Fur flies over pupils' penguin test question

16th May 2008 at 01:00
Penguins have dominated recent nature films and cartoons, so it was probably only a matter of time before they loomed large in national tests
Penguins have dominated recent nature films and cartoons, so it was probably only a matter of time before they loomed large in national tests.

About 600,000 pupils in primary schools buckled down this week to answer key stage 2 test questions on subjects including penguins, cleaning fish tanks with magnets, and getting babies to sleep.

On Monday, pupils sat the science paper - traditionally the test in which they do best. But some were confused by a question asking them what feature penguins had. Their answers included "fur".

The annual Sats discussion on the TES online staffroom forum was soon buzzing with complaints about the "infamous penguin question". One teacher wrote: "I am beginning to regret showing my class the April 1 BBC prank video about the flying penguins."

Another question that irritated teachers asked what could scientists measure or observe to find out how well babies slept.

One pupil proposed looking to see whether the baby was snoring. Another answered: "Mummy says my brother never sleeps and she is losing it."

The question was particularly pertinent to Donna Thomas, a Year 6 teacher at North Mundham Primary School in Chichester, West Sussex. She was there to supervise her class, despite having had a baby girl seven weeks ago.

"It was not the best question on the science paper because it was about using a bit of common sense rather than testing curriculum knowledge," she said. "But it said babies sleep better if they have more daylight, so I'm now taking mine outside to play."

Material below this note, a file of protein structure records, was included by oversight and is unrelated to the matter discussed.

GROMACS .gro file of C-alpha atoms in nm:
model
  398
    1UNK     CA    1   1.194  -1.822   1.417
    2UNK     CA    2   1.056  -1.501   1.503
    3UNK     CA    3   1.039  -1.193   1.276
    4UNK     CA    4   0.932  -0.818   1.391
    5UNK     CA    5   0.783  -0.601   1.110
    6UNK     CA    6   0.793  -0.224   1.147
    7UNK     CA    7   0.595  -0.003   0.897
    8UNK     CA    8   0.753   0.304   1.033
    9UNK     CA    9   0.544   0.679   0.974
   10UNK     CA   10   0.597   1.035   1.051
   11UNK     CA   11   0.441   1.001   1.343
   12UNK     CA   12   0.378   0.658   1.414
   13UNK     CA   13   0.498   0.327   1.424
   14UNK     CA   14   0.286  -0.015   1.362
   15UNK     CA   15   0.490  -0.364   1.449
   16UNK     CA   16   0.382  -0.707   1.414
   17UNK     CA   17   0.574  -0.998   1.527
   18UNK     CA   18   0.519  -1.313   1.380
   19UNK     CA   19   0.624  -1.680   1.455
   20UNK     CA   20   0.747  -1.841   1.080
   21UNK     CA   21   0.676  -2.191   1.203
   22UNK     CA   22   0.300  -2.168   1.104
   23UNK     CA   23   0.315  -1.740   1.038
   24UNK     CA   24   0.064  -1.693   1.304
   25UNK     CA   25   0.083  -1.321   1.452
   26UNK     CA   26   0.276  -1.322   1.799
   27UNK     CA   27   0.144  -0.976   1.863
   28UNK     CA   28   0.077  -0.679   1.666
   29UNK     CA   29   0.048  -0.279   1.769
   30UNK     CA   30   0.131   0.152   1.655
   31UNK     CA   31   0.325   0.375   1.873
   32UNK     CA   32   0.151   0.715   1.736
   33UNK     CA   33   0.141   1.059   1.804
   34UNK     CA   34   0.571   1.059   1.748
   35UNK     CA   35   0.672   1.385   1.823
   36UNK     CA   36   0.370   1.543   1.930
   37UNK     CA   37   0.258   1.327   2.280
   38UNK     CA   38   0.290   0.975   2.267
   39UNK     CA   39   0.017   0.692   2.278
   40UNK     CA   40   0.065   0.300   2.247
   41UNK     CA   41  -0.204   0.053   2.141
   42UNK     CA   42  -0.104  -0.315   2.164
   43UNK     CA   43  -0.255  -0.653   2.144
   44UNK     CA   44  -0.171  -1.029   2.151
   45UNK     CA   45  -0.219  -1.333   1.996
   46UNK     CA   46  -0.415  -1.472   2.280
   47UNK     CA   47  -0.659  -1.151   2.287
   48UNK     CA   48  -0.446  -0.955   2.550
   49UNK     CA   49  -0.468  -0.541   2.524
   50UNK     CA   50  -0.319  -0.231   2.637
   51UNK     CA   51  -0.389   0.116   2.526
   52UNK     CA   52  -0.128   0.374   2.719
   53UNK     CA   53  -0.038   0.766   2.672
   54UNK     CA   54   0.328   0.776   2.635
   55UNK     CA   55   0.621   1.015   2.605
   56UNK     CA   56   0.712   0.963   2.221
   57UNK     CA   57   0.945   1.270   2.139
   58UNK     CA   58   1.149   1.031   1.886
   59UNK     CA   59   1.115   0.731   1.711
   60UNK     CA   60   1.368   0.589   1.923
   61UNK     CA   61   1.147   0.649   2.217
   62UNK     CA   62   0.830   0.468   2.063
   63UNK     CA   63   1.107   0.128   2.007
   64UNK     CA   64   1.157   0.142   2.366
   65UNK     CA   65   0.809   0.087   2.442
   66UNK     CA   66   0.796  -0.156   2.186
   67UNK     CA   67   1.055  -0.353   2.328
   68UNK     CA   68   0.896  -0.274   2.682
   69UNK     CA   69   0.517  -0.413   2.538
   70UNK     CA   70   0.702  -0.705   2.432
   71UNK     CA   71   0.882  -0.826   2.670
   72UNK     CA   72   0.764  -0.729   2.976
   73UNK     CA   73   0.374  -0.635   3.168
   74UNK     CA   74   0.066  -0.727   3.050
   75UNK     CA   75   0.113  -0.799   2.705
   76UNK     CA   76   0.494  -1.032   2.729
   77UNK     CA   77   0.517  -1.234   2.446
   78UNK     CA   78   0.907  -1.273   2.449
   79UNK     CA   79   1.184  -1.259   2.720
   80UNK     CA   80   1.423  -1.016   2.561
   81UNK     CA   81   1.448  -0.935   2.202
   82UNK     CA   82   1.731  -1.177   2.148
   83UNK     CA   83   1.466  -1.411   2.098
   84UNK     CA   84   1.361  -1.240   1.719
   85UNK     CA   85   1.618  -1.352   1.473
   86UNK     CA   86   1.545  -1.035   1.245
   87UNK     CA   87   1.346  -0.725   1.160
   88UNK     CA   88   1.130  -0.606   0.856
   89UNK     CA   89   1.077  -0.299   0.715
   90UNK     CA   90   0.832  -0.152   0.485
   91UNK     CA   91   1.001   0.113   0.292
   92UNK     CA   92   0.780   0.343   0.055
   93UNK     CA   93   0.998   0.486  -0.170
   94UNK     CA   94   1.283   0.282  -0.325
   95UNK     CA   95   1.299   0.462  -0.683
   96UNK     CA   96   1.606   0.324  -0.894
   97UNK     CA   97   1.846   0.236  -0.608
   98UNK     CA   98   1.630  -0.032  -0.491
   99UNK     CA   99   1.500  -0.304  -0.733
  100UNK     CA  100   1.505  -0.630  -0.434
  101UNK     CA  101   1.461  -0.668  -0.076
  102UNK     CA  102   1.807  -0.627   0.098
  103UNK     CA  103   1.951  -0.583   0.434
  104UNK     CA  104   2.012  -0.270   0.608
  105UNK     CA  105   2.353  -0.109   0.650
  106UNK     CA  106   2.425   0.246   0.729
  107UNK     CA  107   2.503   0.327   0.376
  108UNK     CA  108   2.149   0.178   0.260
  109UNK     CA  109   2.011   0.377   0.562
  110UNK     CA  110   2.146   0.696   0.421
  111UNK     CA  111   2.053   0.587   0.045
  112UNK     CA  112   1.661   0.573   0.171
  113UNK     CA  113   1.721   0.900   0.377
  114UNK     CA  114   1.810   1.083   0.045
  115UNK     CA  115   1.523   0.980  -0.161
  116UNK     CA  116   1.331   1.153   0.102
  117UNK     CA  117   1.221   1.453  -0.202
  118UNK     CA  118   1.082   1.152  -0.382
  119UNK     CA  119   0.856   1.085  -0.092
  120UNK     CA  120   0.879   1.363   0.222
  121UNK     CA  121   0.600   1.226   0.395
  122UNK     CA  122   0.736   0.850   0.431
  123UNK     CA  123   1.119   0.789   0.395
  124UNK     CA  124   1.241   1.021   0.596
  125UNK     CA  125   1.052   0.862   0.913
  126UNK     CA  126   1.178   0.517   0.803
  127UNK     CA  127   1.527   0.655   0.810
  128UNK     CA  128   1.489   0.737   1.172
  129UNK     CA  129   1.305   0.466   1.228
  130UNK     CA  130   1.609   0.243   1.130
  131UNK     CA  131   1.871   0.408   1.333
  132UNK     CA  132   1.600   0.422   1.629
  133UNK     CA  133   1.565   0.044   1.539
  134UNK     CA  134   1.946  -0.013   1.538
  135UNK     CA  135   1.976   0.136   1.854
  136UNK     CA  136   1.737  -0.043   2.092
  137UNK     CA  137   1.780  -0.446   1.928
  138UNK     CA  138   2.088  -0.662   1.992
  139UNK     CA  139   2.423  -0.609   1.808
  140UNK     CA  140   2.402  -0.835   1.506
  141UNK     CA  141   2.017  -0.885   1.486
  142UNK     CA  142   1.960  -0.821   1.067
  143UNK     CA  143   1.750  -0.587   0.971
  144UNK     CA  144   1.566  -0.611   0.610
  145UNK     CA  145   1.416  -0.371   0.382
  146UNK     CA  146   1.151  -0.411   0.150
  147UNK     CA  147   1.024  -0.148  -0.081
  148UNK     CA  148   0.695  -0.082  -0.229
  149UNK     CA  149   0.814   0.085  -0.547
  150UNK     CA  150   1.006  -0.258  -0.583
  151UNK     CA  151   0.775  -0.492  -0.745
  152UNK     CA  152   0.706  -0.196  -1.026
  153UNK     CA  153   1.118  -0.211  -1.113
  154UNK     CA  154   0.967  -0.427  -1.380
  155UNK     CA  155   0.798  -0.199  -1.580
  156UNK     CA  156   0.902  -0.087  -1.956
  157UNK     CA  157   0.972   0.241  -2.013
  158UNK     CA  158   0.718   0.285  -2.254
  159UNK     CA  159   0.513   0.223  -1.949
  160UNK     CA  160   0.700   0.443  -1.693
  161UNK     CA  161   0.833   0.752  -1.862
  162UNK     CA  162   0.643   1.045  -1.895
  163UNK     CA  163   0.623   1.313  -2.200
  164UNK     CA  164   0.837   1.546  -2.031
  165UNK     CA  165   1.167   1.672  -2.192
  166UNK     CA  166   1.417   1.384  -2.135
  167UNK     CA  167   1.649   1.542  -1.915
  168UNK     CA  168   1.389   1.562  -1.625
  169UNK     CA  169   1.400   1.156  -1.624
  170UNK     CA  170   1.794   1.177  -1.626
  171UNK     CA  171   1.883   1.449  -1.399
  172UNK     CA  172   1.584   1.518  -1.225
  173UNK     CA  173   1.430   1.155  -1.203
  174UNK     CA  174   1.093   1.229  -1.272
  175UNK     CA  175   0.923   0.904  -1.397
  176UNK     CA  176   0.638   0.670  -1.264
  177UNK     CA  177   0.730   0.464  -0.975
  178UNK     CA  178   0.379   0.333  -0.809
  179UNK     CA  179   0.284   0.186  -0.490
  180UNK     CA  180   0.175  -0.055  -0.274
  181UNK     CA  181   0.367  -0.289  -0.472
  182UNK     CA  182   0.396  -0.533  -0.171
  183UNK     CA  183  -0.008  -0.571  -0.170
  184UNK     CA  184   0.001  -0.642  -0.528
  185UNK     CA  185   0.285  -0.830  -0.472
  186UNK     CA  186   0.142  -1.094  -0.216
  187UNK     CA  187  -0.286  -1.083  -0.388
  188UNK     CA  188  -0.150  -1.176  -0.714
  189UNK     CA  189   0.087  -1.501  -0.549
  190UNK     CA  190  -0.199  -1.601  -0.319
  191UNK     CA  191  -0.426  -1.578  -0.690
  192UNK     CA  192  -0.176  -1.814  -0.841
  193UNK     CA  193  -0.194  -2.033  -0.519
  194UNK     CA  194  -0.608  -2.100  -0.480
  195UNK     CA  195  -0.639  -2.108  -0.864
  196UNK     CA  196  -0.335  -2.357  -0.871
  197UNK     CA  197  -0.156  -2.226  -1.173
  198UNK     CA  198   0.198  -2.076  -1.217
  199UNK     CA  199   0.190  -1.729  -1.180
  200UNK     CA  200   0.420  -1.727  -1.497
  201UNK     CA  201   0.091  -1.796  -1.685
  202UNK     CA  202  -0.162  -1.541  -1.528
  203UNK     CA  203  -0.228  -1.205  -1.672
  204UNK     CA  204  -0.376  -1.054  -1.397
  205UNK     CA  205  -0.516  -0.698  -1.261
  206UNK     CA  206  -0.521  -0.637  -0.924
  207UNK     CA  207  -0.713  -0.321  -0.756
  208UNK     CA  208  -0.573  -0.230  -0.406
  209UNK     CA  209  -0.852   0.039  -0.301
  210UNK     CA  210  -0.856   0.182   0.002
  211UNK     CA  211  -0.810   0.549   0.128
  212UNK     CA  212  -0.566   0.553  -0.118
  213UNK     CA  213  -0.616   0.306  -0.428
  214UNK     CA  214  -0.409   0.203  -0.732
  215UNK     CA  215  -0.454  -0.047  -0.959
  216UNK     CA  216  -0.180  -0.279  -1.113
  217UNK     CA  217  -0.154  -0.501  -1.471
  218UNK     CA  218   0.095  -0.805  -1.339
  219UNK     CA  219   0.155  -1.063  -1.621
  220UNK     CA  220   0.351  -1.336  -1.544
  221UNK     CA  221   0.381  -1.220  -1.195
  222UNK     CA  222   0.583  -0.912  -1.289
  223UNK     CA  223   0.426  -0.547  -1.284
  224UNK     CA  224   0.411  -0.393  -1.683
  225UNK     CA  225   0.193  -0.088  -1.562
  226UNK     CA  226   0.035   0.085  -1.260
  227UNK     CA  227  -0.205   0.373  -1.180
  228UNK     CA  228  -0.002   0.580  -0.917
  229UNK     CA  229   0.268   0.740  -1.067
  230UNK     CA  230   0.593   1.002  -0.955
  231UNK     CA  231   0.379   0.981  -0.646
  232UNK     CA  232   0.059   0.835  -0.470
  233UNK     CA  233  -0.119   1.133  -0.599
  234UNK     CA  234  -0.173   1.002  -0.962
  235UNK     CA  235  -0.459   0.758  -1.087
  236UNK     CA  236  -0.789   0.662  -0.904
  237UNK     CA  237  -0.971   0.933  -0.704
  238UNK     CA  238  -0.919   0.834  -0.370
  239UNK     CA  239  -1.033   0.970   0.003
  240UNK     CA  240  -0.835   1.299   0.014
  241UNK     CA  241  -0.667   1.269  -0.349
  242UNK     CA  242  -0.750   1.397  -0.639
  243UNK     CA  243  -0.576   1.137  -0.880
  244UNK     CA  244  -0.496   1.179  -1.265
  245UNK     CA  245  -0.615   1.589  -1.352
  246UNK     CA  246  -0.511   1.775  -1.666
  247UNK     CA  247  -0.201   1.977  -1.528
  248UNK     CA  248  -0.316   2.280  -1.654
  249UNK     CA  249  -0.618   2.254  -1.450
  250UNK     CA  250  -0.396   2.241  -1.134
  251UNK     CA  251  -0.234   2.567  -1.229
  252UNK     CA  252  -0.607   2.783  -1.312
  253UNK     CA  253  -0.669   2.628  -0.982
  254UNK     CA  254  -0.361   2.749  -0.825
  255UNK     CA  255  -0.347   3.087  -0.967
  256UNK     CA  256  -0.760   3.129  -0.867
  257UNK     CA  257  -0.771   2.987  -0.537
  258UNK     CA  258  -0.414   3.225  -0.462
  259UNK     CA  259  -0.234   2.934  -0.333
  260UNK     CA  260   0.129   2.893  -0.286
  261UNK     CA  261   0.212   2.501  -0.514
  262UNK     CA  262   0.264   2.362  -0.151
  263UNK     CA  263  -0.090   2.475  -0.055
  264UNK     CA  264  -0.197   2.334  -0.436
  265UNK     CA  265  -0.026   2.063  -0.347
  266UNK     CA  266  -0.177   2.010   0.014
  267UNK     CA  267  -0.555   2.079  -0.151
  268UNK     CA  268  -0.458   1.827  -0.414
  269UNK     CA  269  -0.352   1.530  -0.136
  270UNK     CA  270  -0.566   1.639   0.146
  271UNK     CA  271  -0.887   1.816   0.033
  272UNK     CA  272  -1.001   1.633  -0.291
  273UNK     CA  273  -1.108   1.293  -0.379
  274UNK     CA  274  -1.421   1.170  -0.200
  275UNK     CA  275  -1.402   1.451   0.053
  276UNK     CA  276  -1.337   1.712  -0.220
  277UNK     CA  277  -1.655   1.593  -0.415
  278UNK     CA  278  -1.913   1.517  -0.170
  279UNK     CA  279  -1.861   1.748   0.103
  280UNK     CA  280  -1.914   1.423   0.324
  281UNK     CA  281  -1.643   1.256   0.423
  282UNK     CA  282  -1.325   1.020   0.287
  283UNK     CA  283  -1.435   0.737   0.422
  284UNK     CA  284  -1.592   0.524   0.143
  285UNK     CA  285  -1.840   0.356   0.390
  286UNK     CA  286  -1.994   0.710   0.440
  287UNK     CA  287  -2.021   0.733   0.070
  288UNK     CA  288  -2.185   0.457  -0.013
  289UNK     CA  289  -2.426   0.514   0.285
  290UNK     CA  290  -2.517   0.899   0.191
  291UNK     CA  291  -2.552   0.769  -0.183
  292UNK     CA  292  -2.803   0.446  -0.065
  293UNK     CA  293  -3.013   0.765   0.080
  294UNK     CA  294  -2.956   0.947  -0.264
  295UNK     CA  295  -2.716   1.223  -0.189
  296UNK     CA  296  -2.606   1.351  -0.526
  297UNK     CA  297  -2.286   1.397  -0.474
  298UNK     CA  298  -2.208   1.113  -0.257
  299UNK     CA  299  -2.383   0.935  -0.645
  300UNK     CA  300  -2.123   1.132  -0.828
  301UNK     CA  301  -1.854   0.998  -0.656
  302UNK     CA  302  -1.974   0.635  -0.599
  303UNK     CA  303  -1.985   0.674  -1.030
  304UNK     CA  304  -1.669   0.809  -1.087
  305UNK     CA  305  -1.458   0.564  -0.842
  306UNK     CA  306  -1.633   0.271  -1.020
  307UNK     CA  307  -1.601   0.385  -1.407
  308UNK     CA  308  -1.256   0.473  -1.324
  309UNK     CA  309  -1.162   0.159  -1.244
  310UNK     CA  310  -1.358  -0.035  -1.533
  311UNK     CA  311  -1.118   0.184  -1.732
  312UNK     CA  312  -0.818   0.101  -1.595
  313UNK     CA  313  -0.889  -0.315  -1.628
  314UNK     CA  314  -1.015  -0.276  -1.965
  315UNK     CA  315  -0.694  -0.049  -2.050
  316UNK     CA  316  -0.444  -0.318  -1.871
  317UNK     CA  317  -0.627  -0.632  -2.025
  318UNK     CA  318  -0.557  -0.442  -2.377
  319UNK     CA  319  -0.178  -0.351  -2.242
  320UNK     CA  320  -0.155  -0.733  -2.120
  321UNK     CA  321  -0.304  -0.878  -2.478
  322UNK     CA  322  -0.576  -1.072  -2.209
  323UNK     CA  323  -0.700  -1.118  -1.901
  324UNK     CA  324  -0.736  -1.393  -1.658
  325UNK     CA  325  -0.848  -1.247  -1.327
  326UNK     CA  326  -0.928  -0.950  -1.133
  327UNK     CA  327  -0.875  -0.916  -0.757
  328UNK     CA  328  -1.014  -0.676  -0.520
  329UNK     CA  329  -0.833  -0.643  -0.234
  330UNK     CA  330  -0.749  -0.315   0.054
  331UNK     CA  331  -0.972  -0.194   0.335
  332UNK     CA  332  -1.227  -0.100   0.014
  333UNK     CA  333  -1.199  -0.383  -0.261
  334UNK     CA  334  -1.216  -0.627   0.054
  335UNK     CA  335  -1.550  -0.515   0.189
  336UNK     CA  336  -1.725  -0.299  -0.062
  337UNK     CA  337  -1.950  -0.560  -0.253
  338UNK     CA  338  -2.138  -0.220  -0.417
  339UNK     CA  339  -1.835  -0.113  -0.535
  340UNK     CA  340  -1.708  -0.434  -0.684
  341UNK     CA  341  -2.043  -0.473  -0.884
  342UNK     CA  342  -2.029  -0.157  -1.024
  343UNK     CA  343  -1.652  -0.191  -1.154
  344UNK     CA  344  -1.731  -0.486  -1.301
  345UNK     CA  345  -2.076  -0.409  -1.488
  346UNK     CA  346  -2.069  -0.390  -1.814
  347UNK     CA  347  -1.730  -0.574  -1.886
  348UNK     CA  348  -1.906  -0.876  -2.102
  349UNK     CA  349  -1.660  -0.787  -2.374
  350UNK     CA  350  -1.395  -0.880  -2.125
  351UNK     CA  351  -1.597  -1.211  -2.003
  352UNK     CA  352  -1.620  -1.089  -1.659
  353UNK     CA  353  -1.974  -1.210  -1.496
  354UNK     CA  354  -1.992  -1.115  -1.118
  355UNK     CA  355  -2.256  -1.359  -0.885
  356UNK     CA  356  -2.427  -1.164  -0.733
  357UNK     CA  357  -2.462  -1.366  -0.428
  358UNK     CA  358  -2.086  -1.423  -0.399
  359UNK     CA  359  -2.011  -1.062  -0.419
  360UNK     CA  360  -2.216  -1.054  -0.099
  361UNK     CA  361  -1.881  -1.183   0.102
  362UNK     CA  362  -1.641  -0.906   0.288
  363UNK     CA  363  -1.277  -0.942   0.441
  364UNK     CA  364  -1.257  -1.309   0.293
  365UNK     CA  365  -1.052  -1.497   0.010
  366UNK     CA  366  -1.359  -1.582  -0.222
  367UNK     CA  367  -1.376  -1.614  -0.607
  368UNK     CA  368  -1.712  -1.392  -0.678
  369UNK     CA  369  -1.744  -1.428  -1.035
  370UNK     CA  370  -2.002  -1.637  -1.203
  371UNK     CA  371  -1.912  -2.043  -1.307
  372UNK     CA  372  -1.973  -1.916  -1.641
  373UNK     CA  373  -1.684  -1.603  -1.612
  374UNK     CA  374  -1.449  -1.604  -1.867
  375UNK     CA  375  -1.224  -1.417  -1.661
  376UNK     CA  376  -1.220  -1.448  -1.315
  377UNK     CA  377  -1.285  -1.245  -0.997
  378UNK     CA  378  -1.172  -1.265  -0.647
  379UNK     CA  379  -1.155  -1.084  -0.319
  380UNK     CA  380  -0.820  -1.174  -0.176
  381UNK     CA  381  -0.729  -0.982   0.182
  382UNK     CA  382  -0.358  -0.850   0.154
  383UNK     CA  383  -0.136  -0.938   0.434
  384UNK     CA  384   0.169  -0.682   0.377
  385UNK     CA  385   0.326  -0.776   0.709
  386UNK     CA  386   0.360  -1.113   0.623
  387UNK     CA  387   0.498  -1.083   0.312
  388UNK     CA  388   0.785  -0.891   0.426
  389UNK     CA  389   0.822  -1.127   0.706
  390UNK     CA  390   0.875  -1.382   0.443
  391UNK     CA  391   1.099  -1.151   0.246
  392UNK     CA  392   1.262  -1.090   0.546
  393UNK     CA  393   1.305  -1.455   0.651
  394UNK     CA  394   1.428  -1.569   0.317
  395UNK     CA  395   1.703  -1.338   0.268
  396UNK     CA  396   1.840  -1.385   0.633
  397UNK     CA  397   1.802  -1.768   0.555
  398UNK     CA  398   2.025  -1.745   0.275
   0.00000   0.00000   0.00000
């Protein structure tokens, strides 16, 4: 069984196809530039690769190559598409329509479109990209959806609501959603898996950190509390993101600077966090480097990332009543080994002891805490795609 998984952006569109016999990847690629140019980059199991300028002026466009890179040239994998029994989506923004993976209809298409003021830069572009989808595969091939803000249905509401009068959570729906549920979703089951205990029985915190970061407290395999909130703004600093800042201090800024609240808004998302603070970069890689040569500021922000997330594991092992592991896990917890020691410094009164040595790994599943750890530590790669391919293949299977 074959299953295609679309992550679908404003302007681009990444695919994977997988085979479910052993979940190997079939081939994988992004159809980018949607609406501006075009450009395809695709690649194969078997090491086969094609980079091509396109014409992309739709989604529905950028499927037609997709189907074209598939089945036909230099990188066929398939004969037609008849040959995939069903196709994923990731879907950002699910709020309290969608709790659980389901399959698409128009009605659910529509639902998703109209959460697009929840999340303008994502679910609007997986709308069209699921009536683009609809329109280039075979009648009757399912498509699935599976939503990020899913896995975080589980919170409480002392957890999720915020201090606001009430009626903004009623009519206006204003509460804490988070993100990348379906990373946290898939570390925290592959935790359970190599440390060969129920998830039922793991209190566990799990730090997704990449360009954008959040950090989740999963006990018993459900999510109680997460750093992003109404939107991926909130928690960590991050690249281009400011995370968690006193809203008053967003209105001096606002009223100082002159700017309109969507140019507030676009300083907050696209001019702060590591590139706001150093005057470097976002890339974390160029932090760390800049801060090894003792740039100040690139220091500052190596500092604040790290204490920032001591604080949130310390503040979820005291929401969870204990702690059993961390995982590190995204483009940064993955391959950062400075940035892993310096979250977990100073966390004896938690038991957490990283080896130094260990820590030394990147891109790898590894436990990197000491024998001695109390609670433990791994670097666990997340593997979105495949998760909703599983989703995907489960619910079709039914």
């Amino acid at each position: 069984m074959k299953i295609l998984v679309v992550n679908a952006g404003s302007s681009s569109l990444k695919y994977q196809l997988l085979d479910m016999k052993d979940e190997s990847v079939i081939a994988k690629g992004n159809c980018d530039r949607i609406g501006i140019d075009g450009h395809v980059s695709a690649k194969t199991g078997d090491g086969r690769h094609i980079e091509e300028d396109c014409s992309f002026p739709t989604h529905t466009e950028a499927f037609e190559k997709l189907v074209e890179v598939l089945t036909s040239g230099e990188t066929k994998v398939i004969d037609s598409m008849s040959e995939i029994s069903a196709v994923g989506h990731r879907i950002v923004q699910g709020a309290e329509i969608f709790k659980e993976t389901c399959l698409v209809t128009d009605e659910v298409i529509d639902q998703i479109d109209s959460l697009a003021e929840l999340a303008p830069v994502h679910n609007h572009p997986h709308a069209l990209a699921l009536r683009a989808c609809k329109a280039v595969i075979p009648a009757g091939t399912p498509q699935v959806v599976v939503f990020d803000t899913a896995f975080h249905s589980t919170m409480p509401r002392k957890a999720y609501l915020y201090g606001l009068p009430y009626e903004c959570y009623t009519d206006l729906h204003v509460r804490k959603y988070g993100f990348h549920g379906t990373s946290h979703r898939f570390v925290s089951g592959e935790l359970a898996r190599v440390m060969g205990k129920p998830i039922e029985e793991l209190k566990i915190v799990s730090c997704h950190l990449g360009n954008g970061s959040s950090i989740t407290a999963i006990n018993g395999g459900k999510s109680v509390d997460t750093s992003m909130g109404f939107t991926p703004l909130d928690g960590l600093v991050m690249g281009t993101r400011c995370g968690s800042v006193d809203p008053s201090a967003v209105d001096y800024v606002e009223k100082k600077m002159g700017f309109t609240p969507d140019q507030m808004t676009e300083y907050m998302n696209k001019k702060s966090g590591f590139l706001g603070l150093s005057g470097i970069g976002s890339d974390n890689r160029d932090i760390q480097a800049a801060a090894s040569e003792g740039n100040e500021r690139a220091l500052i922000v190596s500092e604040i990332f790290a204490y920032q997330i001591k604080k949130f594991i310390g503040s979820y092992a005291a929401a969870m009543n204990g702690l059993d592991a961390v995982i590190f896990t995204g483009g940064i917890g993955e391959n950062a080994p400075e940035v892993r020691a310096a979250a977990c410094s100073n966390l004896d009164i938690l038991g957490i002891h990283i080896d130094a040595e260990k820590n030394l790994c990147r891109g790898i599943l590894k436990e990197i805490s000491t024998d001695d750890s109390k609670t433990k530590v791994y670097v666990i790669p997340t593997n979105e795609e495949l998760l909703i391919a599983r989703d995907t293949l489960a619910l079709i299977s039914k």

Questions in Tuesday's writing paper included writing the biography of an imaginary 19th-century man who invented fairground rides. Wednesday's reading test was on weather, and the maths tests were due to end today.

Secondary teachers were critical of some aspects of the previous week's KS3 tests, mainly focusing on the Shakespeare paper in the English exam.

A question on Much Ado About Nothing asked: "How do these extracts explore the idea that loving someone is not easy?"

One teacher wrote: "What do they imagine the answer to be - 'It is difficult falling in love because you might do so at the exact point that your new girlfriend wants you to murder someone in an honour killing'? That's always happening to me."

PUPILS' ANSWERS BRING COLD COMFORT

Q: What feature do penguins have?

A: "They're funny."

Q: How does this help them survive in their environment?

A: "They keep their friends amused so they like them."

Q: The parents must be careful that the sunlight does not burn the baby. Describe one way parents can keep babies safe in sunlight.

A: "Put a plastic bag over it."

Subscribe to get access to the content on this page.

If you are already a Tes/ Tes Scotland subscriber please log in with your username or email address to get full access to our back issues, CPD library and membership plus page.

Not a subscriber? Find out more about our subscription offers.
Subscribe now
Existing subscriber?
Enter subscription number

Comments

The guide by your side – ensuring you are always up to date with the latest in education.

Get Tes magazine online and delivered to your door. Stay up to date with the latest research, teacher innovation and insight, plus classroom tips and techniques with a Tes magazine subscription.
With a Tes magazine subscription you get exclusive access to our CPD library. Including our New Teachers’ special for NQTS, Ed Tech, How to Get a Job, Trip Planner, Ed Biz Special and all Tes back issues.

Subscribe now